Your password will not be shown on the screen as you type it, not even as a row of stars (******). It is going in, however!
*

To run the graphical configuration utilities with sudo, simply launch the application via the menu.
*

To run a program using sudo that normally is run as the user, such as gedit, press Alt+F2 and enter gksudo gedit.
*

For users of Kubuntu, use kdesu in replacement for gksudo.
*

Ubuntu 5.10 (Breezy Badger) users, go to Applications –> System Tools –> Run as different user.
*

To use sudo on the command line, preface the command with sudo, as below:

Example #1

sudo chown bob:bob /home/bob/*

Example #2

sudo /etc/init.d/networking restart

*

NEVER use sudo to start graphical programs. You should always use gksudo or kdesu to run such programs,
otherwise new login attempts may fail. If this happens and at login an error message reports:
"Unable to read ICE authority file", log in using the failsafe terminal and execute the command below
substituting user for your username.

rm /home/user/.{ICE,X}authority

*

To start a root shell (i.e. a command window where you can run root commands) use:

sudo -i

*

To login as another user (on the command line, use something like gdmflexiserver for a graphical login)

sudo -i -u username

Allowing other users to run sudo

To add a new user to sudo, open the Users and Groups tool from System –> Administration menu.
Then click on the user and then on properties. Choose the User Privileges tab. In the tab, find
Executing system administration tasks and check that.

/!\ In the terminal this would be: sudo adduser $user admin, where you replace $user with the name of the user.
Benefits of using sudo

The benefits of leaving root disabled by default include the following:

*

The installer has to ask fewer questions
*

Users don’t have to remember an extra password, which they are likely to forget
*

It avoids the "I can do anything" interactive login by default -you will be prompted for a password before
major changes can happen, which should make you think about the consequences of what you are doing.
*

Sudo adds a log entry of the command(s) run (In /var/log/auth.log). If you mess up, you can always go back
and see what commands were run. It is also nice for auditing.
*

Every cracker trying to brute-force their way into your box will know it has an account named root and
will try that first. What they don’t know is what the usernames of your other users are.
*

Allows easy transfer for admin rights, in a short term or long term period, by adding and removing users from groups,
while not compromising the root account.
*

sudo can be setup with a much more fine-grained security policy

Downsides of using sudo

Although for desktops the benefits of using sudo are great, there are possible issues which need to be noted:

*

Redirecting the output of commands run with sudo can catch new users out. For instance consider
sudo ls > /root/somefile will not work since it is the shell that tries to write to that file.
You can use ls | sudo tee -a /root/somefile to append, or ls | sudo tee /root/somefile to overwrite contents.
You could also pass the whole command to a shell process run under sudo to have the file written to with
root permissions, such as sudo bash -c "ls > /root/somefile".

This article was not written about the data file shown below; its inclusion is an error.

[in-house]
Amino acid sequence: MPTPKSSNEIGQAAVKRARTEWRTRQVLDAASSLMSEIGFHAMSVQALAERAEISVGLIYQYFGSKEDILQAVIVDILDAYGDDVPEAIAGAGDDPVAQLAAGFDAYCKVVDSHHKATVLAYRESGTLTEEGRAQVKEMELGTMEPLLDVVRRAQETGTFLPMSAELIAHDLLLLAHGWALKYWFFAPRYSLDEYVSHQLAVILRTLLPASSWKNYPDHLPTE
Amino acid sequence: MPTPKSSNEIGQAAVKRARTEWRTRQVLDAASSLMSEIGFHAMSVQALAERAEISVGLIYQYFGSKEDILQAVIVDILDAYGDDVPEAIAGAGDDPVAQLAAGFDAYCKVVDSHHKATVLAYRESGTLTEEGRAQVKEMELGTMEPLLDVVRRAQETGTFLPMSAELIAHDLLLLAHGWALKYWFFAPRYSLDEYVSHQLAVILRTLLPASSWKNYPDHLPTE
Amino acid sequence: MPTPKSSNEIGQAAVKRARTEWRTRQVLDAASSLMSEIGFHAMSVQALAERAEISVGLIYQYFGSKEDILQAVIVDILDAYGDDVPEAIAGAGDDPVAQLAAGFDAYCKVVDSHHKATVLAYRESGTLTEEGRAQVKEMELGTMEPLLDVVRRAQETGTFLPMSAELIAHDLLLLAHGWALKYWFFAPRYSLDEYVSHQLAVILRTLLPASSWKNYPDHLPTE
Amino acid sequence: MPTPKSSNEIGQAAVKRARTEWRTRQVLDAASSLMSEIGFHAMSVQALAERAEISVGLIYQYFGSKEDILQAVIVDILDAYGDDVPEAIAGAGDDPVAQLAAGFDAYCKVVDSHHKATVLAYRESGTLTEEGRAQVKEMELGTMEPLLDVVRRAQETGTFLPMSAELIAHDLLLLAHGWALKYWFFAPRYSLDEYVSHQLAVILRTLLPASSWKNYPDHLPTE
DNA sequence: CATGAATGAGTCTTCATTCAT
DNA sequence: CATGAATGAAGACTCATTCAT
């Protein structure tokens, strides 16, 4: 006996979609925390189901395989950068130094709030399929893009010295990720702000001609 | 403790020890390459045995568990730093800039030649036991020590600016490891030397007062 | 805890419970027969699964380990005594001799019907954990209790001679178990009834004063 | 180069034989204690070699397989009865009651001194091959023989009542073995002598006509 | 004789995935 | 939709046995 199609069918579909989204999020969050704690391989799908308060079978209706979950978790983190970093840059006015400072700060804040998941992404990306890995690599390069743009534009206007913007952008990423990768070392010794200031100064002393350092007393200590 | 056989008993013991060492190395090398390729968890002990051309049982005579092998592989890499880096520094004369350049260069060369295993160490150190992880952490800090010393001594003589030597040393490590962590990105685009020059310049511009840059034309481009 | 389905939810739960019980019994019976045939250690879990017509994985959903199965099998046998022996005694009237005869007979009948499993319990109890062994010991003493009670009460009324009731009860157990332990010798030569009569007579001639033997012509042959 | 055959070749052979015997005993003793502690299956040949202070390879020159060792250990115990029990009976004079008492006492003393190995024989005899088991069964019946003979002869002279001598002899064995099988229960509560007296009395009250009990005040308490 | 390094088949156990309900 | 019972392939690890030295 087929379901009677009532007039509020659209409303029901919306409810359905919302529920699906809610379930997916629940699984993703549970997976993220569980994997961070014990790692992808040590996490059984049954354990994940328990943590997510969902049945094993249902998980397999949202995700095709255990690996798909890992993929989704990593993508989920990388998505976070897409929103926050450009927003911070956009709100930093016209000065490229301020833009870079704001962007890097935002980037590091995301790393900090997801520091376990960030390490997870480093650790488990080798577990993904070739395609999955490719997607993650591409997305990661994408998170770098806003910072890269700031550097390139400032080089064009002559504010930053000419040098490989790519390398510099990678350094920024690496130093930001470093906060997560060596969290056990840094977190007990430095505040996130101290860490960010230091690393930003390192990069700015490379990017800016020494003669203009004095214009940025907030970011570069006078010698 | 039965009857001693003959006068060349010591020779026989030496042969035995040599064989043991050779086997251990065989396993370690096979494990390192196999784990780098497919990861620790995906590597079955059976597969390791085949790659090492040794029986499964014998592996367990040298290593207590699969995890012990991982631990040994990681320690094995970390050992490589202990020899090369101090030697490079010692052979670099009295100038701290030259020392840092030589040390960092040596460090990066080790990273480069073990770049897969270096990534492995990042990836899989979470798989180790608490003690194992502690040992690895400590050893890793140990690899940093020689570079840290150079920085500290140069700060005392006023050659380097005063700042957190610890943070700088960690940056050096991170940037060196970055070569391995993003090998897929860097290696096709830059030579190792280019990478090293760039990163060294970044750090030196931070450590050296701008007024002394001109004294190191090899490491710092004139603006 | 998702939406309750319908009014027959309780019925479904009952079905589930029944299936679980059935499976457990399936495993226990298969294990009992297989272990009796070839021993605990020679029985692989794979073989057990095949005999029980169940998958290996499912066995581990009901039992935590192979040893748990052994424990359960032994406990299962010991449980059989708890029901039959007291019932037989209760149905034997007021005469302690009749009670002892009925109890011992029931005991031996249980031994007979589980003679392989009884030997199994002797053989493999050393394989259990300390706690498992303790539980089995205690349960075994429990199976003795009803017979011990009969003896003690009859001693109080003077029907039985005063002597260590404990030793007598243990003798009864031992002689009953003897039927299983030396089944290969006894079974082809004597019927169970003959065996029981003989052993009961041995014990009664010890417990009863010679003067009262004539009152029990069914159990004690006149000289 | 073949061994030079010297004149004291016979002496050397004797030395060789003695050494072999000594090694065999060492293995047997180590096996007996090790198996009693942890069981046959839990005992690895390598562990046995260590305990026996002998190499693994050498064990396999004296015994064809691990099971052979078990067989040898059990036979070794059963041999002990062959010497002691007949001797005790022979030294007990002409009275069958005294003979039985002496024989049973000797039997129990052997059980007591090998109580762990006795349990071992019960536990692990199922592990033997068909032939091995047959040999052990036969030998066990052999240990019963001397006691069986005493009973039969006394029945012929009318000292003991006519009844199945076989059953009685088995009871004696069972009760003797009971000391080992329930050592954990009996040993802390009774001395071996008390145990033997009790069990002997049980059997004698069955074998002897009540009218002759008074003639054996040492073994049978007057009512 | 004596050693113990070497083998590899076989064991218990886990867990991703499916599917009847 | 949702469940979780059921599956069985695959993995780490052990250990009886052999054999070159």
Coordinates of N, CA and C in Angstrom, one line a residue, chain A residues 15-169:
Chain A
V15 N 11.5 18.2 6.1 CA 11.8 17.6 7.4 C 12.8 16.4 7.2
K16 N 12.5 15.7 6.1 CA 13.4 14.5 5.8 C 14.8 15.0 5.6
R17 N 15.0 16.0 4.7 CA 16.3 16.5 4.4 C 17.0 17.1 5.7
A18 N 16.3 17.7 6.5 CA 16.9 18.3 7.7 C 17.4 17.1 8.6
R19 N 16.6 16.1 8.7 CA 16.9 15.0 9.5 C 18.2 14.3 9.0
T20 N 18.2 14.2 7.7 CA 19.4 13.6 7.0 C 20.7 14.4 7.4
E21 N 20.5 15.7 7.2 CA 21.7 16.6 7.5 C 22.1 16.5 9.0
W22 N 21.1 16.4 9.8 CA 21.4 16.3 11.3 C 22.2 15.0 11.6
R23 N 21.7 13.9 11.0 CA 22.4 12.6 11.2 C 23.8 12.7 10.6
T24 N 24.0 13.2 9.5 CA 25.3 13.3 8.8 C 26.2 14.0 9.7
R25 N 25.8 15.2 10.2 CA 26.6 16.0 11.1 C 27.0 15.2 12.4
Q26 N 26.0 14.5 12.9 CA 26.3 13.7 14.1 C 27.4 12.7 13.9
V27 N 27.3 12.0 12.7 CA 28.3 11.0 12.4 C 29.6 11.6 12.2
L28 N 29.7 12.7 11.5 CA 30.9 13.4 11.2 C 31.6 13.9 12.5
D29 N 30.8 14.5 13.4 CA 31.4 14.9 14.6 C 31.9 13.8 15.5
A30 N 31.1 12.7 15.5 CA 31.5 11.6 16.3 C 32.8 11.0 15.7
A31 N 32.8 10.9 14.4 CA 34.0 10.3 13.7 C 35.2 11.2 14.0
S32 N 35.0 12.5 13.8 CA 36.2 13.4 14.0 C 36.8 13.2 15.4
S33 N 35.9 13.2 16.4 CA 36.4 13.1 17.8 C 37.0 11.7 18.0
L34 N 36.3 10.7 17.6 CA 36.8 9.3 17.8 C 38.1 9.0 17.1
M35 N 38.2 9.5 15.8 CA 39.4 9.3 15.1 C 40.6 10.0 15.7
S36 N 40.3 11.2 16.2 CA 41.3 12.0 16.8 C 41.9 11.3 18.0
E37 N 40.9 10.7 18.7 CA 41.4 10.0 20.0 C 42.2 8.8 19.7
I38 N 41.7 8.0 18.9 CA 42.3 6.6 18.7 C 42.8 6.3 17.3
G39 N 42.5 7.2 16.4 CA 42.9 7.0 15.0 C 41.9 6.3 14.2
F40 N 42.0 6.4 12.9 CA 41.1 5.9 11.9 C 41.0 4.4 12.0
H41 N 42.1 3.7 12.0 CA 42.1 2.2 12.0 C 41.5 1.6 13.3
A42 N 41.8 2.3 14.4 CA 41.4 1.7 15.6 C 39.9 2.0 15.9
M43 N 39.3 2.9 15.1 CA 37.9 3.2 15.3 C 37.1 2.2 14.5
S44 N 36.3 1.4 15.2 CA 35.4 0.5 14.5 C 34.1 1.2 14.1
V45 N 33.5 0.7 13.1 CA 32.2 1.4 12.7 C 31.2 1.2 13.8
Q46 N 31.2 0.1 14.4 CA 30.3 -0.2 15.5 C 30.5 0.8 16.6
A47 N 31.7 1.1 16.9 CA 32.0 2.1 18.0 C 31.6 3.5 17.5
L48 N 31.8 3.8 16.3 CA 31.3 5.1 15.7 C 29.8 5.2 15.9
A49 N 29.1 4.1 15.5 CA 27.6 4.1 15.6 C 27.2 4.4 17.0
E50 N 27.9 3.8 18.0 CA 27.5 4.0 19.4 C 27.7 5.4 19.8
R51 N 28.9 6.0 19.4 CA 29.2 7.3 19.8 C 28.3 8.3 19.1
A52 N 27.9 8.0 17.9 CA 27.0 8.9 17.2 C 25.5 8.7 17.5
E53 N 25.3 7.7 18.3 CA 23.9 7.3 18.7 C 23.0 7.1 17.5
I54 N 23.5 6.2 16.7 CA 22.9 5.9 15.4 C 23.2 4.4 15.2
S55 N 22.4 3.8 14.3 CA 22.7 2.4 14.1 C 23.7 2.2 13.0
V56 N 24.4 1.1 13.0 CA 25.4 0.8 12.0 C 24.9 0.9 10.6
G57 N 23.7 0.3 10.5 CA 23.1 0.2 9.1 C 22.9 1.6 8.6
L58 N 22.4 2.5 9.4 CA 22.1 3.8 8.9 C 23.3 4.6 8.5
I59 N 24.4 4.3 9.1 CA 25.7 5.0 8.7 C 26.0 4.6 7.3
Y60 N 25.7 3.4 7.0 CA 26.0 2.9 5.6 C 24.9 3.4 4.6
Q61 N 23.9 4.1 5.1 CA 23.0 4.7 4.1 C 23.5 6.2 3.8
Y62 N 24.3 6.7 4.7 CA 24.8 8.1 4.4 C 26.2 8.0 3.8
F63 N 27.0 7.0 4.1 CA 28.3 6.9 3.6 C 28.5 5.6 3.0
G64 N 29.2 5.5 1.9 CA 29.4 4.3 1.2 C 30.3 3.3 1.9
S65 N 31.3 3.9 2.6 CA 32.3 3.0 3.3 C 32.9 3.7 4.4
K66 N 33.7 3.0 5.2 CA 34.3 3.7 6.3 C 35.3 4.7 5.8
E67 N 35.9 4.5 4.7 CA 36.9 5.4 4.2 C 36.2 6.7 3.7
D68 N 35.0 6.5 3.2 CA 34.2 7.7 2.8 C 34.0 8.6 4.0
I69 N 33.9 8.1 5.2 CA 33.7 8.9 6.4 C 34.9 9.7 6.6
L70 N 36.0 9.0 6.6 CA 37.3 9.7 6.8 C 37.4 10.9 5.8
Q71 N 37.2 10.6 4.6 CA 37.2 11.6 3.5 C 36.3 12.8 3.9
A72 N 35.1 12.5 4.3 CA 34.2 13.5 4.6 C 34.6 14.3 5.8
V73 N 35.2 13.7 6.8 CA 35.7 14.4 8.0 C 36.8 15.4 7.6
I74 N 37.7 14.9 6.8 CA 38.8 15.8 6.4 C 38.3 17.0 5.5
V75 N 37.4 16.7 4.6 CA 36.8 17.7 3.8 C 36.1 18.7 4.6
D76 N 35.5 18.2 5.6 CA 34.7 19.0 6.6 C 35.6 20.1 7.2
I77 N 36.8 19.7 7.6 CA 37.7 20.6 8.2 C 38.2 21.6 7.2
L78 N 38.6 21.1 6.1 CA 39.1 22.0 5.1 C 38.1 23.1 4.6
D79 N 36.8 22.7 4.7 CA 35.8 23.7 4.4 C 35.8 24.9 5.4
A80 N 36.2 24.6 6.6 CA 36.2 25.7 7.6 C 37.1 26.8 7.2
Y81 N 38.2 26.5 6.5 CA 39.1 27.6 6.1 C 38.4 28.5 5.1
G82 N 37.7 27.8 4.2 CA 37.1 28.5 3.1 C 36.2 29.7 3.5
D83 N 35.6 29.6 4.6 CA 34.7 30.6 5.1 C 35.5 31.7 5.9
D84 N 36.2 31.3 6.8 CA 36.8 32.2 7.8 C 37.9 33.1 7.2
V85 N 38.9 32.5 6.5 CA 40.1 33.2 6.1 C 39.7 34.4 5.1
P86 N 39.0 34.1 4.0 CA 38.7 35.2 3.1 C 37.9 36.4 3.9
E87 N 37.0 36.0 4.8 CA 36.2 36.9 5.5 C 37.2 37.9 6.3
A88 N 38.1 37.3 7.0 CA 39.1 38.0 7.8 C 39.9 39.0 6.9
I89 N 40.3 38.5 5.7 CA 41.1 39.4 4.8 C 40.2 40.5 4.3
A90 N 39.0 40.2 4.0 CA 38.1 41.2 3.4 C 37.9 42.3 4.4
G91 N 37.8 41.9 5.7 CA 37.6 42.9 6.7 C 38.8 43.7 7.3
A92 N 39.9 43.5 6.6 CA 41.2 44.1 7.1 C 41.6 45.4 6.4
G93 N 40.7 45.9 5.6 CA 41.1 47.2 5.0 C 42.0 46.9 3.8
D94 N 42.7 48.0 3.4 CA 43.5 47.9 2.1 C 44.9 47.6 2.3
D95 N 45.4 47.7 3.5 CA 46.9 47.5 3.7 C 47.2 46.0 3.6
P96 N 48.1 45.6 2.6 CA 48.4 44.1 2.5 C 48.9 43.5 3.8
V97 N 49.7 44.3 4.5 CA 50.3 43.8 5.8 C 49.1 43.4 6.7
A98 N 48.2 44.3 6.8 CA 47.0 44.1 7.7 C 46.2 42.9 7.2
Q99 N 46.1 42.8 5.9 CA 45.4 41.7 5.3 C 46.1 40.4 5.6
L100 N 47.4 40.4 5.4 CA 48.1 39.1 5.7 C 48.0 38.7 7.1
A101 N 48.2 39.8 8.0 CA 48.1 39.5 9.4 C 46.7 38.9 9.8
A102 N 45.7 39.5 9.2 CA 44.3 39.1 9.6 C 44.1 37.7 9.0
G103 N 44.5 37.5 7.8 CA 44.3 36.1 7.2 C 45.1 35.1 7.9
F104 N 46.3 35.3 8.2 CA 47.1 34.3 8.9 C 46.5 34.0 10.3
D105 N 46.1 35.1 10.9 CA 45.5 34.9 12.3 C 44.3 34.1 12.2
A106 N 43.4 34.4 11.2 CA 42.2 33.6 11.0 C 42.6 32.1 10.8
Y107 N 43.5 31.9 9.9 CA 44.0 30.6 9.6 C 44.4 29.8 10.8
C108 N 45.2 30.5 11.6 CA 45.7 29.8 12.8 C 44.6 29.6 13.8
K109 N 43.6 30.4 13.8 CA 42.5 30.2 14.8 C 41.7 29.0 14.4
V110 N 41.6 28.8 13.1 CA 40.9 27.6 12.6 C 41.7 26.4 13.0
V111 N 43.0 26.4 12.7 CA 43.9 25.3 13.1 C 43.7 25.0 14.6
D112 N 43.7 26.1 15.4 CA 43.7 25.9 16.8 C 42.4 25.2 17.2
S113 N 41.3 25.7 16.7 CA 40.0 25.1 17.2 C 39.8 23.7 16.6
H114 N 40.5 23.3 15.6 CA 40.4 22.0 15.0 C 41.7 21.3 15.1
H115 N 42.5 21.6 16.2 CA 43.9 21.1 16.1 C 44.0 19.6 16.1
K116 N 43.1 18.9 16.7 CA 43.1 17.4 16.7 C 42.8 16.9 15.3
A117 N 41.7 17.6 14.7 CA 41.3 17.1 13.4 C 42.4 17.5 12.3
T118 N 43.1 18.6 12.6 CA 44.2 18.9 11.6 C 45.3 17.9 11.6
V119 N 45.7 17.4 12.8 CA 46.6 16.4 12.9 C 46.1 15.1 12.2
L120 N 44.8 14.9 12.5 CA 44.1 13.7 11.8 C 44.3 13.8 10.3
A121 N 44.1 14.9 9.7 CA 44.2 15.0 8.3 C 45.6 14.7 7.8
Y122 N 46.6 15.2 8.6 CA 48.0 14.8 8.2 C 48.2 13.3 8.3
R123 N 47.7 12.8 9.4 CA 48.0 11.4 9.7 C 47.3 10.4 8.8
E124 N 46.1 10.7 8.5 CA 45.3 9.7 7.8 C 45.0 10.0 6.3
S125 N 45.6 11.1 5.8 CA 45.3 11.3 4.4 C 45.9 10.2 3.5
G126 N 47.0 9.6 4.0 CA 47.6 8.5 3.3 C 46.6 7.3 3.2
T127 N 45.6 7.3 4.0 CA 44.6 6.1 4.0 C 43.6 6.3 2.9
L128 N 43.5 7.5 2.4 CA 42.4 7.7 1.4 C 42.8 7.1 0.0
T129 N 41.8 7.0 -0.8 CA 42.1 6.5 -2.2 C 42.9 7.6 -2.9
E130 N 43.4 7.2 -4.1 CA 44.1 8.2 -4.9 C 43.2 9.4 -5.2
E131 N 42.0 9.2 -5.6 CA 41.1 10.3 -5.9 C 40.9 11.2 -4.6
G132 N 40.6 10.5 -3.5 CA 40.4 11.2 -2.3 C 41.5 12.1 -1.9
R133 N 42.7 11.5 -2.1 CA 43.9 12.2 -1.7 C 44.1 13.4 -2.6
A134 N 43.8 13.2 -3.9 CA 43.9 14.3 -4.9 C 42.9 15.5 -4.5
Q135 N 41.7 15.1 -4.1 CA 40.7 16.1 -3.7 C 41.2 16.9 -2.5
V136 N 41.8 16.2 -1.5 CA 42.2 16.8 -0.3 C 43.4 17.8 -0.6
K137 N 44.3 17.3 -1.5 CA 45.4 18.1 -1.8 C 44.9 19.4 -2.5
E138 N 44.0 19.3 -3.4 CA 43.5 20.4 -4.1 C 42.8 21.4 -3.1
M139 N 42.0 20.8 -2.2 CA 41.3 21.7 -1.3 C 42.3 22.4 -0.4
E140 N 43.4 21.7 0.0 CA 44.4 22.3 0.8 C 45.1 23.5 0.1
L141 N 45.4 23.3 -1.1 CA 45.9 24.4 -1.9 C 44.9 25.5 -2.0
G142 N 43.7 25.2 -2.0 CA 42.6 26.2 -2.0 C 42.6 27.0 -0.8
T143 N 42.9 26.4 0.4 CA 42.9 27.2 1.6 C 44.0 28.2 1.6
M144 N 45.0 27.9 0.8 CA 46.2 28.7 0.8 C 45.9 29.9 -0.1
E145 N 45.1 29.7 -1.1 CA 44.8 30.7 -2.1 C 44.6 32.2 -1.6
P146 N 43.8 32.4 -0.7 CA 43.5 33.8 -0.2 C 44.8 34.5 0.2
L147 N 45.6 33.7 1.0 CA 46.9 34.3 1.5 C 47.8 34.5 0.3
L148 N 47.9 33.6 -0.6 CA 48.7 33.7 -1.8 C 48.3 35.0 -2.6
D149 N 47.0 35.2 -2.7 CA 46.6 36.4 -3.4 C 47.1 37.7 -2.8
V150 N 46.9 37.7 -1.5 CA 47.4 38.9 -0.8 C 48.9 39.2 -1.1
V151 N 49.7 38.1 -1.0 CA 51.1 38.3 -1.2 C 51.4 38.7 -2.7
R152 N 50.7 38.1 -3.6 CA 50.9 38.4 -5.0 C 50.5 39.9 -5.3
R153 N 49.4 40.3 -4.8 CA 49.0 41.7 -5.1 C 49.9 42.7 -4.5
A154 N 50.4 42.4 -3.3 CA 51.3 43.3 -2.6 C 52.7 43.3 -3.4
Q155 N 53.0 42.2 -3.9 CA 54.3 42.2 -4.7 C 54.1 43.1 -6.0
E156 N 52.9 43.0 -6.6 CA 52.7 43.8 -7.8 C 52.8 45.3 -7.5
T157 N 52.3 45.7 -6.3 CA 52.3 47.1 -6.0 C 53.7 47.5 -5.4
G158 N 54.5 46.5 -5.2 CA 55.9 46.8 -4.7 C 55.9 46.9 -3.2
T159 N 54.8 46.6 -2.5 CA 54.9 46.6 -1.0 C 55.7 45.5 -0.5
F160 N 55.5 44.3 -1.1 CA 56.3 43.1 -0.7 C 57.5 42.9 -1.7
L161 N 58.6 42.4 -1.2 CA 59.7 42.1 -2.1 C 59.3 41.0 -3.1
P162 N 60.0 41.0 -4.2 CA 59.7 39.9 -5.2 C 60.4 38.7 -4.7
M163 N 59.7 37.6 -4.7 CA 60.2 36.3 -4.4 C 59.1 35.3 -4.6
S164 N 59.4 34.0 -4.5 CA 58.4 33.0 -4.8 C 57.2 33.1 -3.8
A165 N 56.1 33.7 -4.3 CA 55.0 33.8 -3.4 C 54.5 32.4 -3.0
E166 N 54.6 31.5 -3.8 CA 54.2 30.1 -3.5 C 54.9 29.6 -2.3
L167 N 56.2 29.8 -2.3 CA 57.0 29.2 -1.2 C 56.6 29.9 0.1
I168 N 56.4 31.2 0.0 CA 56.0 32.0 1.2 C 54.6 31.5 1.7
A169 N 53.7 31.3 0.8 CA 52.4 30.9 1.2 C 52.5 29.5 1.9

*

In a lot of office environments the ONLY local user on a system is root. All other users are imported
using NSS techniques such as nss-ldap. To setup a workstation, or fix it, in the case of a network
failure where nss-ldap is broken, root is required. This tends to leave the system unusable unless cracked.
An extra local user, or an enabled root password is needed here.

Misconceptions

*

Isn’t sudo less secure than su?
o

The basic security model is the same, and therefore these two systems share their primary weaknesses.
Any user who uses su or sudo must be considered to be a privileged user. If that user’s account is compromised
by an attacker, the attacker can also gain root privileges the next time the user does so. The user account
is the weak link in this chain, and so must be protected with the same care as root.

On a more esoteric level, sudo provides some features which encourage different work habits, which can positively
impact the security of the system. sudo is commonly used to execute only a single command, while su is generally
used to open a shell and execute multiple commands. The sudo approach reduces the likelihood of a root shell being
left open indefinitely, and encourages the user to minimize their use of root privileges.
*

I won’t be able to enter single-user mode!
o

The sulogin program in Ubuntu is patched to handle the default case of a locked root password.
*

I can get a root shell from the console without entering a password!
o

Console users have access to the boot loader, and can gain administrative privileges in various ways
during the boot process. For example, by specifying an alternate init(8) program. Linux systems are not typically
configured to be secure at the console, and additional steps (for example, setting a root password, a boot loader
password and a BIOS password) are necessary in order to make them so. Note that console users usually have physical
access to the machine and so can manipulate it in other ways as well.

Going back to a traditional root account

This is not recommended!

Consider using the below command instead:

sudo -i

That will open up a root console temporarily. Enabling the root account in Ubuntu is neither supported nor necessary.
Anything you need to do as administrator of an Ubuntu system can be done via sudo or gksudo.

Drag & Drop Sudo

This is a trick from the [WWW] forums.

Create a launcher with the following command:

gksudo "gnome-open %u"

When you drag and drop any file on this launcher (it’s useful to put it on the desktop or on a panel), it
will be opened as root with its own associated application. This is helpful especially when you’re editing
config files owned by root, since they will be opened as read only by default with gedit, etc.